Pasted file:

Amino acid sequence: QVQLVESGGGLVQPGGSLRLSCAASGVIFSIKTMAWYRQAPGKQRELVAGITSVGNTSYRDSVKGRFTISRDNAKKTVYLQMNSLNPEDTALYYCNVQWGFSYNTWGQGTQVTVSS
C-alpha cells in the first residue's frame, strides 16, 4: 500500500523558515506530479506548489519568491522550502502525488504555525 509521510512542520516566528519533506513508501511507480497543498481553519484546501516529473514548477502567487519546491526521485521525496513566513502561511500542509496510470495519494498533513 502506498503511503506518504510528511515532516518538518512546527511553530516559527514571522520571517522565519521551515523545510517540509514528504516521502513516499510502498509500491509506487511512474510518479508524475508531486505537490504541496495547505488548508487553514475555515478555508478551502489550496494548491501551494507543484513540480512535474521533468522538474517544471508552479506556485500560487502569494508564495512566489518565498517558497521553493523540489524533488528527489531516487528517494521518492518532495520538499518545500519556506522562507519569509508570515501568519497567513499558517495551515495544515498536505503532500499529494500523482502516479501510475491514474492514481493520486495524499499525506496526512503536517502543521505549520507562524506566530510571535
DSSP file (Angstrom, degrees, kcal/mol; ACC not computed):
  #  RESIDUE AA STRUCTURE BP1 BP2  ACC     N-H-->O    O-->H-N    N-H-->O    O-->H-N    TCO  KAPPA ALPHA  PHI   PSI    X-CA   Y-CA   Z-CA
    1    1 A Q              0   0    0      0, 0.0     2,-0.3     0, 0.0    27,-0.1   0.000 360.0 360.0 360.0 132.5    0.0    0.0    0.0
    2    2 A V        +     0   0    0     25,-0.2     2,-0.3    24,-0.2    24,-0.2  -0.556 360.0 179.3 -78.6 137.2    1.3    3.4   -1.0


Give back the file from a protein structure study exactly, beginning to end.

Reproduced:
Amino acid sequence: QVQLVESGGGLVQPGGSLRLSCAASGVIFSIKTMAWYRQAPGKQRELVAGITSVGNTSYRDSVKGRFTISRDNAKKTVYLQMNSLNPEDTALYYCNVQWGFSYNTWGQGTQVTVSS
C-alpha cells in the first residue's frame, strides 16, 4: 500500500523558515506530479506548489519568491522550502502525488504555525 509521510512542520516566528519533506513508501511507480497543498481553519484546501516529473514548477502567487519546491526521485521525496513566513502561511500542509496510470495519494498533513 502506498503511503506518504510528511515532516518538518512546527511553530516559527514571522520571517522565519521551515523545510517540509514528504516521502513516499510502498509500491509506487511512474510518479508524475508531486505537490504541496495547505488548508487553514475555515478555508478551502489550496494548491501551494507543484513540480512535474521533468522538474517544471508552479506556485500560487502569494508564495512566489518565498517558497521553493523540489524533488528527489531516487528517494521518492518532495520538499518545500519556506522562507519569509508570515501568519497567513499558517495551515495544515498536505503532500499529494500523482502516479501510475491514474492514481493520486495524499499525506496526512503536517502543521505549520507562524506566530510571535
DSSP file (Angstrom, degrees, kcal/mol; ACC not computed):
  #  RESIDUE AA STRUCTURE BP1 BP2  ACC     N-H-->O    O-->H-N    N-H-->O    O-->H-N    TCO  KAPPA ALPHA  PHI   PSI    X-CA   Y-CA   Z-CA
    1    1 A Q              0   0    0      0, 0.0     2,-0.3     0, 0.0    27,-0.1   0.000 360.0 360.0 360.0 132.5    0.0    0.0    0.0
    2    2 A V        +     0   0    0     25,-0.2     2,-0.3    24,-0.2    24,-0.2  -0.556 360.0 179.3 -78.6 137.2    1.3    3.4   -1.0